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Friday, September 30, 2022

Xavier Ateneo eyes new Aggies campus at El Gaucho

In a series of consultations conducted over the weekend, Xavier University (Ateneo de Cagayan) stressed the need for a new main campus since its main campus downtown was already congested, experiencing increasing noise levels and at risk from floods.

However, in order to establish a new main campus at its Manresa Campus currently home to its College of Agriculture, Xavier Ateneo has to sell portions of its downtown campus and a portion of Manresa Farm to underwrite the construction and transfer.

Before the next phase of the Master Plan can proceed, the College of Agriculture facilities including its demonstration farms, workshops, field laboratories at Manresa have to be moved and upgraded to XU’s 104-hectare property at El Gaucho.

In a briefing conducted last July 20 specifically for Aggies alumni, College of Agriculture Dean Maria Rosario Mosqueda explained that while El Gaucho campus would house the field laboratory for the College Agriculture, lectures and non-field laboratory classes would still be conducted at the new main campus proposed to be named Masterson Campus in honor of the late Jesuit visionary Fr. William Masterson SJ who foresaw the potential of Manresa in the 1960s.

“We haven’t done detailed planning yet, but we hope by sharing this with you, you can also give us your suggestions and comment on what we have done so far,” Mosqueda said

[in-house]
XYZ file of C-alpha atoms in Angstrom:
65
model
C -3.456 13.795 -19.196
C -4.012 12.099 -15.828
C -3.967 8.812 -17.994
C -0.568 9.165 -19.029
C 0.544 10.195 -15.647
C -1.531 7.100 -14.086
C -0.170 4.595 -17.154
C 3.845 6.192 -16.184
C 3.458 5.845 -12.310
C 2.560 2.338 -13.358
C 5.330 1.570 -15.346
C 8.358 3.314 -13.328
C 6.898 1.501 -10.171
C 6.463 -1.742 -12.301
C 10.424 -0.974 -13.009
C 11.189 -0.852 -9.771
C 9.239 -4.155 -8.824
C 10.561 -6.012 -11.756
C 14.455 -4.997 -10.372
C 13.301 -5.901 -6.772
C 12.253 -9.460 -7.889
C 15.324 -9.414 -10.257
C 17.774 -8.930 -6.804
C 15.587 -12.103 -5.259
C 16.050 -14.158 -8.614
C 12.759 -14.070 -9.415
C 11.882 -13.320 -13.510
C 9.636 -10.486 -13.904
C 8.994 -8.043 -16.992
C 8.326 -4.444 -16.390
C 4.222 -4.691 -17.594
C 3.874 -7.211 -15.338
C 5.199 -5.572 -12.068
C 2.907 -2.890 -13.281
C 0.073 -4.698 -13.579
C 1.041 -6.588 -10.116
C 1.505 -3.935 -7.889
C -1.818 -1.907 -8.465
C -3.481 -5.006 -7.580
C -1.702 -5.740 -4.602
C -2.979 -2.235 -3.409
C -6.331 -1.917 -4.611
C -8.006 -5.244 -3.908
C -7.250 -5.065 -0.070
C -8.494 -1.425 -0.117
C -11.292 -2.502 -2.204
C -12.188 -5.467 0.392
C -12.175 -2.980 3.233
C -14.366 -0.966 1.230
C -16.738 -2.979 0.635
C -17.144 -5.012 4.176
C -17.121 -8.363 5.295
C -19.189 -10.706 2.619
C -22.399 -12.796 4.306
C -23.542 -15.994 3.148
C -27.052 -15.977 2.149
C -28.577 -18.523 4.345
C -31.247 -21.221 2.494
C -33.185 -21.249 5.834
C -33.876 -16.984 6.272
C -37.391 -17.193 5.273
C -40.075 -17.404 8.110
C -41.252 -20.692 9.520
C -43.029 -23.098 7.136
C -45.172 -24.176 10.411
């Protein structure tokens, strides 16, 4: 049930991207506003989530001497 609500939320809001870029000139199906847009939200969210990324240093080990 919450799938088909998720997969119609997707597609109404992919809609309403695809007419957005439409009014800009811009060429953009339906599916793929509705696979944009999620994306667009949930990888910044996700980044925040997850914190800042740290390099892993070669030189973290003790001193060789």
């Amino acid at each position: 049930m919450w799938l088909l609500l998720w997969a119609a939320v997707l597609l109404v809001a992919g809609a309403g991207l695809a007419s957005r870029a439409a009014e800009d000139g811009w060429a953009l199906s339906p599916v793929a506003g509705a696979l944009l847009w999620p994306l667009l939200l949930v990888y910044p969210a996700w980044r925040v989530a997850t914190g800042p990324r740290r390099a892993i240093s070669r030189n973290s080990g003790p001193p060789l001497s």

“We want to leverage the College of Agriculture in the Main (Manresa) Campus as a model for Urban Agriculture with some buildings having rooftop gardens, and other innovations which would make it a real model for Urban Agriculture,” she added.

Mosqueda said Xavier Manresa would be guided by the following principles in developing El Gaucho: Contribution to the XU Mission, Vision and Development Goals (Academic Excellence, Holistic Formation, Global Competitiveness and Social Engagement); support for the college’s four-fold functions of Instruction, Research, Extension and Production; opportunity to improve the college of agriculture’s sustainability; harmony with existing community and the environment; working with available resources, and partnerships with Cagayan de Oro city and the private sector.

“Hopefully we can really change the way we package Agriculture,” Mosqueda noted. “So we shouldn’t just focus on the farm, but also on the other parts of the supply chain, like develop new programs that can be attractive, and at the same time, mission-responsive.”

Besides new and upgrade field laboratories, research and training facilities, farming system models (with LGU CDO and private sector partners), the El Gaucho Campus would also include a self-sustaining Agri-Eco Adventure and Wellness Resort and Convergence/Activity Park.

As proposed under the initial concept presented by Mosqueda, 22 hectares of El Gaucho’s total of 64 allocated for the academic area (mainly plateau) and the Convergence Hub which will function as the campus activity center for theRodeo, Tabuan Center, and possibly a Bagsakan.

Under its proposed 12-year timeline divided into four 3-year phases, developments will kick off in the six hectare first phase with the construction of road network and drainage; utilities (light and water); admin building for land development (coordinating team); living spaces for workers; bus acquisition; land acquisition, land development (crops, pasture and forage).